College mergers will have to be done on a ‘shoestring’

Third-level chief says creation of two technological universities to cost €30 million


The creation of technological universities will have to be done in an “innovative, shoestring sort of way” unless additional state funding becomes available, the head of the Higher Education Authority (HEA) has admitted.

Tom Boland told an Oireachtas committee that it had only “a small amount of funding” to support the merger of institutes of technolgy and it would be a “challenge” to maintain this funding, let alone add to it.

There is rising concern that the mergers planned for the creation of Technological Universities (TUs) have not been properly costed.

Staff at affected insitutes of technology fear the process will have to be achieved through further efficiencies or cuts in services.

The estimated cost of merging Cork IT and IT Tralee for a TU in Munster is €6.7 million, while the merger of DIT, IT Blanchardstown and IT Tallaght to create a TU in Dublin will cost an estimated €24 million, documents show.

A panel of international experts which assessed the two proposals has expressed concern at the absense of “further transitional support” to the institutes.

In a report to the HEA late last year, they said: “In our opinion, in the interests of maintaining momentum, minimising overall cost and maximising benefits, some additional financial support would be very helpful.”

But in a recent letter to DIT, seen by The Irish Times, Mr Boland said “any expectation that might be taken from the panel report that additional finance will be given to the consortium to enable it proceed, needs to be tempered against the backdrop of likely available public finances”.

Speaking at the Oireachtas Joint Committee on Education and Social Protection on Wednesday, Mr Boland defended the HEA’s decision to insist on mergers in the creation of TUs.

“Better technological universities would be created by bigger institutions” and the only way to achieve that was through mergers. He said there were no institutes of technology capable of operating internationally as a TU “with one possible exception” - an apparent reference to DIT.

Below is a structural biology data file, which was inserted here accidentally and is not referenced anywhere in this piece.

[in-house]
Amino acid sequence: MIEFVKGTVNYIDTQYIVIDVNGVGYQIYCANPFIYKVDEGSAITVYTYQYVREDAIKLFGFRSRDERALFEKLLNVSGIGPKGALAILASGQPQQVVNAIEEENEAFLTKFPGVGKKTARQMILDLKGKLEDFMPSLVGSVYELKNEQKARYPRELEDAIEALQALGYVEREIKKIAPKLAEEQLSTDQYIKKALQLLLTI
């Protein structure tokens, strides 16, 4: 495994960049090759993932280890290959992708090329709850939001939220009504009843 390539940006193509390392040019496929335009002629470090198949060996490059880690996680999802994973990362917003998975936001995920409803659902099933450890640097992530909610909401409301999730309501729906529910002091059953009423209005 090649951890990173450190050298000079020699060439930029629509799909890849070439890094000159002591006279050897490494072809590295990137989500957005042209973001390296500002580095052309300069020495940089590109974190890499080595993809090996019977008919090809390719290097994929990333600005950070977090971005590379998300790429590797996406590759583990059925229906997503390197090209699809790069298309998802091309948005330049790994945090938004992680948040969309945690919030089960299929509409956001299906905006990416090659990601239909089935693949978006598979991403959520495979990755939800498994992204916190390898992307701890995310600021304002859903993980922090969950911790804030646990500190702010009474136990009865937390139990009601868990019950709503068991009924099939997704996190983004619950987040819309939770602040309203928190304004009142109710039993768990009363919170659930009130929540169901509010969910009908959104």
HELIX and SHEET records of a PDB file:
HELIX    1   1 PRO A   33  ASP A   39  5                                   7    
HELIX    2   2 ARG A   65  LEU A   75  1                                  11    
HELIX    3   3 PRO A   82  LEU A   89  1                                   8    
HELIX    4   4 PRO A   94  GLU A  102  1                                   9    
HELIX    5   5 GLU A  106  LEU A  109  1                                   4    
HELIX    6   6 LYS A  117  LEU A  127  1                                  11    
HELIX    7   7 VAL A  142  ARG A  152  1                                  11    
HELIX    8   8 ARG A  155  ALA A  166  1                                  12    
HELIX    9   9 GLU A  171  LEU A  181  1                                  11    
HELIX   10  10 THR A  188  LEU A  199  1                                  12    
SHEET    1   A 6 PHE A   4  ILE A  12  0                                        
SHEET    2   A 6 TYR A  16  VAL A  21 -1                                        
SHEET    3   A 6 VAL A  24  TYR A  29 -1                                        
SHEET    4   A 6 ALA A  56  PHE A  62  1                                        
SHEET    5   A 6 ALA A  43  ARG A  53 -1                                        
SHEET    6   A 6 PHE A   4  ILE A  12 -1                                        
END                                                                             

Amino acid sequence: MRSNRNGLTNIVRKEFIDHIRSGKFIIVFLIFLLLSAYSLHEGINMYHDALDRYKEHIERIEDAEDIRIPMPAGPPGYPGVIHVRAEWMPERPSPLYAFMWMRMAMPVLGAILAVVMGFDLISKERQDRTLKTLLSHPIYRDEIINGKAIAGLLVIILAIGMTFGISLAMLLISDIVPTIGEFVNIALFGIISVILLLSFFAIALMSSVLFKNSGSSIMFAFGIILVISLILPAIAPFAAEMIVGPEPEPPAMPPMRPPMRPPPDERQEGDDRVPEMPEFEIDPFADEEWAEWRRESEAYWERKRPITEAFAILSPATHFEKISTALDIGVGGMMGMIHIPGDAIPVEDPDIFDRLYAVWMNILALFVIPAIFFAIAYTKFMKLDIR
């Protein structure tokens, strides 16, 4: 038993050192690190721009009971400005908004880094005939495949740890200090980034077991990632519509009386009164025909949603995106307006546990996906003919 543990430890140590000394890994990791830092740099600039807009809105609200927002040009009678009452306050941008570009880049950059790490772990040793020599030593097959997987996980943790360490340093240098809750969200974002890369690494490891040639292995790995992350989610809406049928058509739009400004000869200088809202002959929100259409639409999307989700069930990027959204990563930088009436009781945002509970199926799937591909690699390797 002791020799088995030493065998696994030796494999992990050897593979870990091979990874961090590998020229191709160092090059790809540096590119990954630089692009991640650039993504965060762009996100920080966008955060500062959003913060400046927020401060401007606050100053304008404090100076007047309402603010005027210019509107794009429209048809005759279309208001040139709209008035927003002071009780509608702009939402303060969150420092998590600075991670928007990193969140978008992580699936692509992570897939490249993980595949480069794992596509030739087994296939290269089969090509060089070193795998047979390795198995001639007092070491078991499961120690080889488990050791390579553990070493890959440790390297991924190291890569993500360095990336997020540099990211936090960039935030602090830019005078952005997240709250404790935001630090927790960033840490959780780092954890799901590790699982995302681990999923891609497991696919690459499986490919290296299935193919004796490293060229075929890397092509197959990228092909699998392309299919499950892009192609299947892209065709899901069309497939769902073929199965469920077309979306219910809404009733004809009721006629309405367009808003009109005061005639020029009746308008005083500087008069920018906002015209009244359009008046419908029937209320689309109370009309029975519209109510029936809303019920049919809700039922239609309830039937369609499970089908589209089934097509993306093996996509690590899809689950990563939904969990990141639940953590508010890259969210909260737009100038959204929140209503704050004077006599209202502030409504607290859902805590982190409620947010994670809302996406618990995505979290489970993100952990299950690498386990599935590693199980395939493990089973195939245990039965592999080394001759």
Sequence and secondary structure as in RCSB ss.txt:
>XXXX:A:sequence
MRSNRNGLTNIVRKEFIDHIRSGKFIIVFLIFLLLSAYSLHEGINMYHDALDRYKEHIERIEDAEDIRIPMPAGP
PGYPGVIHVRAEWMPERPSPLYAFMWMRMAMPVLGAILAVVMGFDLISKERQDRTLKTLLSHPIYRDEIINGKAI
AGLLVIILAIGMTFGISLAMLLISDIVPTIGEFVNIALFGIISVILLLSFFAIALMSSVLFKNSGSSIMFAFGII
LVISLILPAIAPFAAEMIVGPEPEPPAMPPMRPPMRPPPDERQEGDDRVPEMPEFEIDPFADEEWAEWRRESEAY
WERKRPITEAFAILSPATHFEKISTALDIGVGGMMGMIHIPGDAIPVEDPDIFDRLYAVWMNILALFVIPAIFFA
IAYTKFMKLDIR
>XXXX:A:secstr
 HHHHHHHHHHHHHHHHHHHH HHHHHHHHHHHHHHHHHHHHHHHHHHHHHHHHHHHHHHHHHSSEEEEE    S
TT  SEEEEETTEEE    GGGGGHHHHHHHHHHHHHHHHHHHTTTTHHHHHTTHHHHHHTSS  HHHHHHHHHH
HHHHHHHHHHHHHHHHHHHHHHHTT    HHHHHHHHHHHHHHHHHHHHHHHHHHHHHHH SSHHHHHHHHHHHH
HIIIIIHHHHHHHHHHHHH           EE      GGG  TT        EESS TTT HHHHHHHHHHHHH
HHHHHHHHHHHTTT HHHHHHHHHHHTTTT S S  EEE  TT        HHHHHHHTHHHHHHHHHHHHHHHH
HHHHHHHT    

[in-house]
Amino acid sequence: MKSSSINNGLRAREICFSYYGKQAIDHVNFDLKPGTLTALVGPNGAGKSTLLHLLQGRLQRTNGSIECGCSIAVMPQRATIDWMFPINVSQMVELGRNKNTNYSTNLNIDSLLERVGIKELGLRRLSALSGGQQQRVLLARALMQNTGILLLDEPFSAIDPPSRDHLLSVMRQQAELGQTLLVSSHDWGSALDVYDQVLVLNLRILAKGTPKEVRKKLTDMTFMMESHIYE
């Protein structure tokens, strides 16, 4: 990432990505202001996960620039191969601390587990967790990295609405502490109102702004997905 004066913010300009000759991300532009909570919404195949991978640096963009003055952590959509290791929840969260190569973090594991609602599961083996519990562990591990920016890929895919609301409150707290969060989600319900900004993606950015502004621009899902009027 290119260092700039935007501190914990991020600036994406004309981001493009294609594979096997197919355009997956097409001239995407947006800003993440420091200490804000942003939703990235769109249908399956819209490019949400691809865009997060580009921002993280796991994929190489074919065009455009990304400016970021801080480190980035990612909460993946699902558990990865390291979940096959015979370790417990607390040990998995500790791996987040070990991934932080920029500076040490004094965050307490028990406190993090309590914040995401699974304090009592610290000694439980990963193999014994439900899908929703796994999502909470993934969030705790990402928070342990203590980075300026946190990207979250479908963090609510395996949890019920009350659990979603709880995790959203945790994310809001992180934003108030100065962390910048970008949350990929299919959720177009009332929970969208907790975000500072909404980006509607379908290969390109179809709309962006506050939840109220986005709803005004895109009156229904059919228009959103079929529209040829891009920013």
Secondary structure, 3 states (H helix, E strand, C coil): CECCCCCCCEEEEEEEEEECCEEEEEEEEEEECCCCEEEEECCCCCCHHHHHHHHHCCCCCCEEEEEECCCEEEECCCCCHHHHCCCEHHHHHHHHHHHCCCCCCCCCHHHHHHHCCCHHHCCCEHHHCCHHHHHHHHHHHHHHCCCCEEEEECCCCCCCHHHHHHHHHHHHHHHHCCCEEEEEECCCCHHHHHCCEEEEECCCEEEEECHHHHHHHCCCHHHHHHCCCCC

He said the HEA had received €3 million in recent years to assist in the creation of TUs, and if further funding was not made available these would have to be done in “an innovative, shoestring sort of way”.

Of the planned creation of a further TU in the south-east through the merger of Waterford IT and IT Carlow, he said he was “hopeful” talks would get back on track. Irrespective of the TU plan, he said mergers had a value as “quality is predicated on size and scale”.

On the problems facing third-level generally, Mr Boland said the current fuding system was “not sustainable” , given the growing number of students entering the education system and the drop in resources.

He described as “troubling” the fact that total income per student decreased by 22 per cent between 2008 and 2014.

“This reduction in the resource available is reflected in the reduction in staff. The number has dropped by about 2,000 across the whole system. That’s the equivalent of closing UCD, our largest university, and redistributing all its students across the system.”

Asked what impact this was having on the ground, Mr Boland said “we are not seeing evidence of significant damage to quality currently” but such damage was generally only detected after it was done.

He said there had been a “deterioration in the quality of student experience”, including a perception that students had less connection with academic staff.

Mr Boland said growth in the economy was ahead of target and while this was positive from an exchequer perspective there was an added pressure on third-level institutions to produce high-quality graduates.

Research published by the training agency Solas in 2013 on the basis of ESRI predictions indicated that graduate outflow at the current projected level would fall short by 20 per cent of labour market demand, or 7,000 graduates per year.